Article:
Abortions are legal in the U.S., aren’t they? Well, that is technically true according to federal law, but in reality, they might as well be illegal.
More than 40 clinics operated in Texas before the 2013 law. Afterward, nearly half closed. If the costly hospital-grade requirements stand, many more would shut down.
The court’s decision will be a red-hot issue that touches on fascinating social and religious conflicts. With the vigorous presidential election coming up next November, this case will be rich fodder for both Democrats and Republicans.
Whole Woman’s Health and other clinics’ attorneys make the point that the law is too restrictive:
[It] imposes an undue burden on women seeking to end their pregnancies, in violation of Supreme Court decisions protecting abortion rights.
The healthcare providers are challenging a state law that forces Texas clinics offering abortions to have hospital-grade facilities and requires physicians to obtain admitting privileges at a hospital within 30 miles (48 km).
The case has been in court for some time. A federal trial judge agreed that the state’s law was in direct conflict with federal law. Then, the New Orleans U.S. Court of Appeal for the 5th Circuit reversed this earlier ruling.
The Supreme Court will hear the challenge on March 2, with a ruling expected by the end of June.
There is a serious risk to bringing this fight to the Supreme Court, because the court is deeply divided on the abortion issue. The court is conservative-heavy, but Justice Anthony Kennedy is a swing vote.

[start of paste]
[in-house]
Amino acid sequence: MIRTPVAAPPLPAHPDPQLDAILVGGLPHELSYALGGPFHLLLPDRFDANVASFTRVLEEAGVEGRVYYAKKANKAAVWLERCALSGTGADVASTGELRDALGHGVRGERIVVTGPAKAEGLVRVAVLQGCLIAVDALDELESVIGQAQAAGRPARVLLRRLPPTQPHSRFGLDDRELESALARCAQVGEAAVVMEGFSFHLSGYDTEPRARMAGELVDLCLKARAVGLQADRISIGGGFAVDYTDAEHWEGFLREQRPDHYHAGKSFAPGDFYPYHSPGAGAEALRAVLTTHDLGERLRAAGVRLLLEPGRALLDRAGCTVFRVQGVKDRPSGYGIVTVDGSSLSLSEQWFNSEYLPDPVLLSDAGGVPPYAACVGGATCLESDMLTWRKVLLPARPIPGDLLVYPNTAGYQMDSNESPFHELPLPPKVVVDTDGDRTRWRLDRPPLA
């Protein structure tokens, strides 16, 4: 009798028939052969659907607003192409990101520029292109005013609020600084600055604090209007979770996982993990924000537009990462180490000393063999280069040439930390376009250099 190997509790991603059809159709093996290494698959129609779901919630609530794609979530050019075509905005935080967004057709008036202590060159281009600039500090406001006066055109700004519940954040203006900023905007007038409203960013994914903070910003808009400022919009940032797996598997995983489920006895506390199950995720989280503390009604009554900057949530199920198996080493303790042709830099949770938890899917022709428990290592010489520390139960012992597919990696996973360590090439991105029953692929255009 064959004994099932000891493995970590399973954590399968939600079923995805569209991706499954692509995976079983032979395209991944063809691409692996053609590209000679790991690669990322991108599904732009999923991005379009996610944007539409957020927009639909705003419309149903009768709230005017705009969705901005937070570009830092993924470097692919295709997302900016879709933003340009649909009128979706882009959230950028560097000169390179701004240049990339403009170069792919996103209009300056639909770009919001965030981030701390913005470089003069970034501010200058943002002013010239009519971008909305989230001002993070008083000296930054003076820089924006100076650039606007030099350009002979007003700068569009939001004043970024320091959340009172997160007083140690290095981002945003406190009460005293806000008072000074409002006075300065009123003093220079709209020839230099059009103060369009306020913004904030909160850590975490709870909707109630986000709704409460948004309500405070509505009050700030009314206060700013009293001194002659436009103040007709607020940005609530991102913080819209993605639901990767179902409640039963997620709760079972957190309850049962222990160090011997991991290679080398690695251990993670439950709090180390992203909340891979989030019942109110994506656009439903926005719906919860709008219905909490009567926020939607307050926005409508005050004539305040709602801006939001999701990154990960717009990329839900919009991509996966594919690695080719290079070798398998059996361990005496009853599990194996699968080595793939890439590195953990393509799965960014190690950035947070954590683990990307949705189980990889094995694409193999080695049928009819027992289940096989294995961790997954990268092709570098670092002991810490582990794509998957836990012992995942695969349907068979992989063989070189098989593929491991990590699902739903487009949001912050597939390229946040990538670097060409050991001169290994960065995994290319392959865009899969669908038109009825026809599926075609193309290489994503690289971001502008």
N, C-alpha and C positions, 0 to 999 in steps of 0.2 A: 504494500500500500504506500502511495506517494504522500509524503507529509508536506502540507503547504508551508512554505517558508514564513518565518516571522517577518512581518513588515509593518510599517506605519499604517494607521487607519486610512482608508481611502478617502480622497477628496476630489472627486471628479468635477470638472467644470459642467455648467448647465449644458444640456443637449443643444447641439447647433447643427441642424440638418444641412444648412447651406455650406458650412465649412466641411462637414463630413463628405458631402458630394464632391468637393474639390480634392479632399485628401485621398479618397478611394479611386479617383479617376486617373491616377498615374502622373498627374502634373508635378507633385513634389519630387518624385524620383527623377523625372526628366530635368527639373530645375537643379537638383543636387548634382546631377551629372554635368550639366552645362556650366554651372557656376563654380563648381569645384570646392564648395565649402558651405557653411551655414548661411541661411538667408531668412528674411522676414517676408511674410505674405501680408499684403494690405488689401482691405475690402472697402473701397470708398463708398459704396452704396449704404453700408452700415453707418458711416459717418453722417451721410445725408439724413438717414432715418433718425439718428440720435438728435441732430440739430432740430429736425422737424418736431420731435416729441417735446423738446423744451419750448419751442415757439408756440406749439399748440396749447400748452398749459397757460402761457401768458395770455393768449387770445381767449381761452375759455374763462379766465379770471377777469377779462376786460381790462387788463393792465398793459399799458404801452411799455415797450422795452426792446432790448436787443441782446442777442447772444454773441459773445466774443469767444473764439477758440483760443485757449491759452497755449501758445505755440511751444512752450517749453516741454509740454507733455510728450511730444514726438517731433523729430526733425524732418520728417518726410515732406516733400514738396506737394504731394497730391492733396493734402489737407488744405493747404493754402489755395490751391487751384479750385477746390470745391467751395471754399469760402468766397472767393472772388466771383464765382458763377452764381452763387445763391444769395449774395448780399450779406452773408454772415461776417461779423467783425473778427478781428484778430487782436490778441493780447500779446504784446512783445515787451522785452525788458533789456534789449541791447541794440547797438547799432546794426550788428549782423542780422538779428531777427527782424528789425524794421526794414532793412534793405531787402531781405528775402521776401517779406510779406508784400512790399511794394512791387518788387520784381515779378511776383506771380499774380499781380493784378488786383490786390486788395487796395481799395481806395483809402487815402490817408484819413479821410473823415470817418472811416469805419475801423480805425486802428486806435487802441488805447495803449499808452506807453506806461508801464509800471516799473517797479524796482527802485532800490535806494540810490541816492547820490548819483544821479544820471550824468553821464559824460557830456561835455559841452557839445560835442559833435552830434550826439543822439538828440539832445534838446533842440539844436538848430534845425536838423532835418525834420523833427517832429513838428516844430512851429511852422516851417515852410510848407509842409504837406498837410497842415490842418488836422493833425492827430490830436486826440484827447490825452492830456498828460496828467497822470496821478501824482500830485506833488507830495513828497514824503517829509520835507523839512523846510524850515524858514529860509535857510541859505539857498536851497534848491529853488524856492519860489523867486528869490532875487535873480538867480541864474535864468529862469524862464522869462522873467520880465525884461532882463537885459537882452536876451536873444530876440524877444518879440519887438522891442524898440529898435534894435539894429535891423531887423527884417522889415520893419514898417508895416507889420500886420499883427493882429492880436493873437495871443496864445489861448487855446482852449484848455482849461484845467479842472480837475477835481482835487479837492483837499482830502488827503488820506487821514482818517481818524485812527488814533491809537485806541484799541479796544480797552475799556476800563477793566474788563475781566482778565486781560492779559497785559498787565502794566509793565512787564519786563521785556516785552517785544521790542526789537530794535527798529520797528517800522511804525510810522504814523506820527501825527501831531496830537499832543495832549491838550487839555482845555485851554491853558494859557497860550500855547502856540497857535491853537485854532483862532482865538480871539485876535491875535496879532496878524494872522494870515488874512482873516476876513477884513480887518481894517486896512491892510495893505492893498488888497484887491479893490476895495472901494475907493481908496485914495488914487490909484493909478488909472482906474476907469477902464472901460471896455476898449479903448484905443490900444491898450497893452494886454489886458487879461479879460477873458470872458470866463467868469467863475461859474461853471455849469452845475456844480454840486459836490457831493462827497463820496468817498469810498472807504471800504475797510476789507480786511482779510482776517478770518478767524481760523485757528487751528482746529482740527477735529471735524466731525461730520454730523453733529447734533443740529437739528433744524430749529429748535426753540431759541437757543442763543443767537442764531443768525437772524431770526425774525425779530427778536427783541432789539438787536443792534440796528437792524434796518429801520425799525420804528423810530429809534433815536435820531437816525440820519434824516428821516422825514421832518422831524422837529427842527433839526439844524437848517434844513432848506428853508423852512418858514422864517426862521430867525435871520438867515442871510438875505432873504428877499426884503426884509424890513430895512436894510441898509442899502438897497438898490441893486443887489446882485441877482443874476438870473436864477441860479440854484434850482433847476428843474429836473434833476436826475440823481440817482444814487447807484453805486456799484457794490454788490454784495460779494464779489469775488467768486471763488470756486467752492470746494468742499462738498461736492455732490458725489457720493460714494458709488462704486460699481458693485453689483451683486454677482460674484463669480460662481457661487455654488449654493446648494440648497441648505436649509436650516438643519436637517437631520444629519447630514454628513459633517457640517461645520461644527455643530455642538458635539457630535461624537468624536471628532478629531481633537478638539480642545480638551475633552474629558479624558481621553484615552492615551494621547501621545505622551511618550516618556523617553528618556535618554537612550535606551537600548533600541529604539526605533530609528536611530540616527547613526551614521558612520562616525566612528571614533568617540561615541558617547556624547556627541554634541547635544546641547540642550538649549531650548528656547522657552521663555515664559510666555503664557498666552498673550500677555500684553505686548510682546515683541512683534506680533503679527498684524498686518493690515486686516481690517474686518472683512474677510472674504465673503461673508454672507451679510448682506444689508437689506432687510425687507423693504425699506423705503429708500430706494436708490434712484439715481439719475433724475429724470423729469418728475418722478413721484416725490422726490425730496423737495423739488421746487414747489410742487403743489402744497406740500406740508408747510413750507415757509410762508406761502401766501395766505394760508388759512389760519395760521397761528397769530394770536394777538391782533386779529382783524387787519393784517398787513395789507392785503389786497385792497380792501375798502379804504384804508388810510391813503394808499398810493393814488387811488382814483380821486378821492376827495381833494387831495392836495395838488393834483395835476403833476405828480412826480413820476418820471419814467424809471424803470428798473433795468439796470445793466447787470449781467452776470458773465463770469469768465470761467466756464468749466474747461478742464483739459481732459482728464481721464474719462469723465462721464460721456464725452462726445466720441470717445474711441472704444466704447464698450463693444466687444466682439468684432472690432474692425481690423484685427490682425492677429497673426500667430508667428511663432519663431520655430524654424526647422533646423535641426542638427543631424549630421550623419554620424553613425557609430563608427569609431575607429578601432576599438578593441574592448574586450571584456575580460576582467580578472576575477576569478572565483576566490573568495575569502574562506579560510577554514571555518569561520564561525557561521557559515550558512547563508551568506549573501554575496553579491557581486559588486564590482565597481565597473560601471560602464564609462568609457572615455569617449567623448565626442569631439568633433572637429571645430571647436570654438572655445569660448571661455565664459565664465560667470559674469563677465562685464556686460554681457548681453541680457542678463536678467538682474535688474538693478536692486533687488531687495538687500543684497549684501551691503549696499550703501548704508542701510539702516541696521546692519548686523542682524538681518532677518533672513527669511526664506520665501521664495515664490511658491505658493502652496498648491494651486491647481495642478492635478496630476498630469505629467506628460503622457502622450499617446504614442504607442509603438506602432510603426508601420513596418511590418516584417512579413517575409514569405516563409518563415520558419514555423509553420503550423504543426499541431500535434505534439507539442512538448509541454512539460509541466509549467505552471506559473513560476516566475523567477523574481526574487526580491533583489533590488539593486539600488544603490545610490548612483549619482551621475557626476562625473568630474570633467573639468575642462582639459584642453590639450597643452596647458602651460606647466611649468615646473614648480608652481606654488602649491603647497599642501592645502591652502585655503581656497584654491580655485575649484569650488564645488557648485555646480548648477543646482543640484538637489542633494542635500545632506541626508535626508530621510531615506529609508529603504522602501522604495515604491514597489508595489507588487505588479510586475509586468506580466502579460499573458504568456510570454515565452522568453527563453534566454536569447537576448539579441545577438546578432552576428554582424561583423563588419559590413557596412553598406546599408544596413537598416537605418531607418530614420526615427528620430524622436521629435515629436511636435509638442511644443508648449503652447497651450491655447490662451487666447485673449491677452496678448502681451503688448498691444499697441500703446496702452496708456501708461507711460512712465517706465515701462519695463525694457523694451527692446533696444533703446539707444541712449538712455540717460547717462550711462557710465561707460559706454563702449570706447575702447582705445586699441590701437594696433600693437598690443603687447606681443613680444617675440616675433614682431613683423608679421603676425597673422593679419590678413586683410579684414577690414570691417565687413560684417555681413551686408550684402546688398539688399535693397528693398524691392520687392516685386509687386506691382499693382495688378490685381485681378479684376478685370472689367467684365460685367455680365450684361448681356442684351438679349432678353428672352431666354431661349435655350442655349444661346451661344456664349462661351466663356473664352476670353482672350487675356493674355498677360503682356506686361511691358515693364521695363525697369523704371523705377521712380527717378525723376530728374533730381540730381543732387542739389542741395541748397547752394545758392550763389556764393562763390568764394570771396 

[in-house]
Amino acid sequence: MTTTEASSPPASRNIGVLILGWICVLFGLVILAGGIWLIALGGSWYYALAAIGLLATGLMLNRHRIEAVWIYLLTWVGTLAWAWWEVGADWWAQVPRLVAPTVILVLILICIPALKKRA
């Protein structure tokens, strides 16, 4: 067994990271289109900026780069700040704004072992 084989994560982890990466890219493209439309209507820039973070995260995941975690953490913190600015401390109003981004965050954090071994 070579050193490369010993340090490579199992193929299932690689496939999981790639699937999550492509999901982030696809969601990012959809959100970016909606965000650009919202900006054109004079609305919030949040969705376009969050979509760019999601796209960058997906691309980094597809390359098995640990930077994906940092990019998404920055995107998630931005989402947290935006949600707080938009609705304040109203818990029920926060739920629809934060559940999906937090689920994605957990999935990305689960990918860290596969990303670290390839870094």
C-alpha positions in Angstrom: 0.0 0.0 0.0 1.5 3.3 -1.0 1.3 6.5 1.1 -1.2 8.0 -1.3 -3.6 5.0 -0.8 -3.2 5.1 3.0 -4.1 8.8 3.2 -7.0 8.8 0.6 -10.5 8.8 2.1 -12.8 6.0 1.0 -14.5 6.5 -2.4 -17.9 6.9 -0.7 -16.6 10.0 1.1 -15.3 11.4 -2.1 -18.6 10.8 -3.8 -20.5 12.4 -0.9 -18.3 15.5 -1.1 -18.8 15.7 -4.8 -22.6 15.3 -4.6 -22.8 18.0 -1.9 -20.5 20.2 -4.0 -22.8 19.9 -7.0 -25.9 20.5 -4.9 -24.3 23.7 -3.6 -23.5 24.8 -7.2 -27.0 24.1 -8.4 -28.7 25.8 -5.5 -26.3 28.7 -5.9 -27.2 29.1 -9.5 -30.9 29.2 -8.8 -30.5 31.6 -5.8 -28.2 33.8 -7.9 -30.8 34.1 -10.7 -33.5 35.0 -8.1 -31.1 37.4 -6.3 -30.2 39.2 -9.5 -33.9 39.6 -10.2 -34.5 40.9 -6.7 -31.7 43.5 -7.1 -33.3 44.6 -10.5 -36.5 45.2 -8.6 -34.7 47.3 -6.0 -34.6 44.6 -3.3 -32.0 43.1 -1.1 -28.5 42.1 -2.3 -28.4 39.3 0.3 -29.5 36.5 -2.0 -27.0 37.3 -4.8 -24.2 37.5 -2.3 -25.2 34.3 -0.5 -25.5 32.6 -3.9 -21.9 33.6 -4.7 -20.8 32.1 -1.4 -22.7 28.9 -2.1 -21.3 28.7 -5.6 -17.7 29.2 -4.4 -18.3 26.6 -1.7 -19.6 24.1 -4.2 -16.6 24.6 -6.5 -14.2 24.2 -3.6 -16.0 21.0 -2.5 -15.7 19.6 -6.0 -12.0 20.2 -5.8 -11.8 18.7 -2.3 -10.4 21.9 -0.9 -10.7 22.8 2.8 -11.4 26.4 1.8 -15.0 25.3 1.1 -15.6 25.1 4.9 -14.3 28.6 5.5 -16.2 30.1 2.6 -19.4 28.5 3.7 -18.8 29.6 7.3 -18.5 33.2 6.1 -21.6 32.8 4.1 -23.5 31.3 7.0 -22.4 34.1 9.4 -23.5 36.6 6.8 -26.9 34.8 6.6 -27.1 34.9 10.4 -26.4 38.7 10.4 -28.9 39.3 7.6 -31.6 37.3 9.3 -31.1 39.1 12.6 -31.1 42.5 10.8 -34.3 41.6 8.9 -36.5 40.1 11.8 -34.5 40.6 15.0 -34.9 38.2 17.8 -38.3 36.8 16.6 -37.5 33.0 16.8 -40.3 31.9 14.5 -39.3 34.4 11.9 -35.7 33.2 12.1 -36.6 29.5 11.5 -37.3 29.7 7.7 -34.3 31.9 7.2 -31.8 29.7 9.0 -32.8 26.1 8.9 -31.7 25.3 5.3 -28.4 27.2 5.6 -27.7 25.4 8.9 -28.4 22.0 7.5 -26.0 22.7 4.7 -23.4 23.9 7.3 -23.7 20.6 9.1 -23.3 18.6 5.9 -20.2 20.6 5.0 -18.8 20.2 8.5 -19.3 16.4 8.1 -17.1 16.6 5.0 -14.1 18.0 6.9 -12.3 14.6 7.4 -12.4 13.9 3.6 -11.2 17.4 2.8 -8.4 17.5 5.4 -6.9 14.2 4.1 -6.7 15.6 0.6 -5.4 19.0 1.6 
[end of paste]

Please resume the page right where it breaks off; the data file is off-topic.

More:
Last term, Kennedy voted with the conservatives in all 10 cases decided by one vote. This year, he voted with the majority in 10 of 15 decisions.
On occasion, Chief Justice John Roberts has surprised many by voting with the liberal justices. He compares his role as judge to an umpire. As such, he will:
Call balls and strikes and not to pitch or bat.
Ever since Roe v. Wade in 1973, people have fought to bring it down.
The last time the Supreme Court took an abortion case was in 2007, when the court chipped away at Roe v. Wade. They upheld a ban on late-term abortions in a 5-4 vote.
“Partial-birth abortion” is a term manufactured by conservatives, but it is not thecorrect medical term. It is:
Alternately known as ‘dilation and extraction’ or ‘D&X’ and ‘intact D&E.’
Texas officials defending their law can respond to the clinics’ challenge until January’s end.
State officials continue arguing that they are trying to protect women’s health; although, the clinics cite statistics that prove abortion complications are very rare.
The healthcare clinics’ case is Whole Woman’s Health v. Cole, U.S. Supreme Court, No. 15-274.
Image: Chris Wieland via Flickr.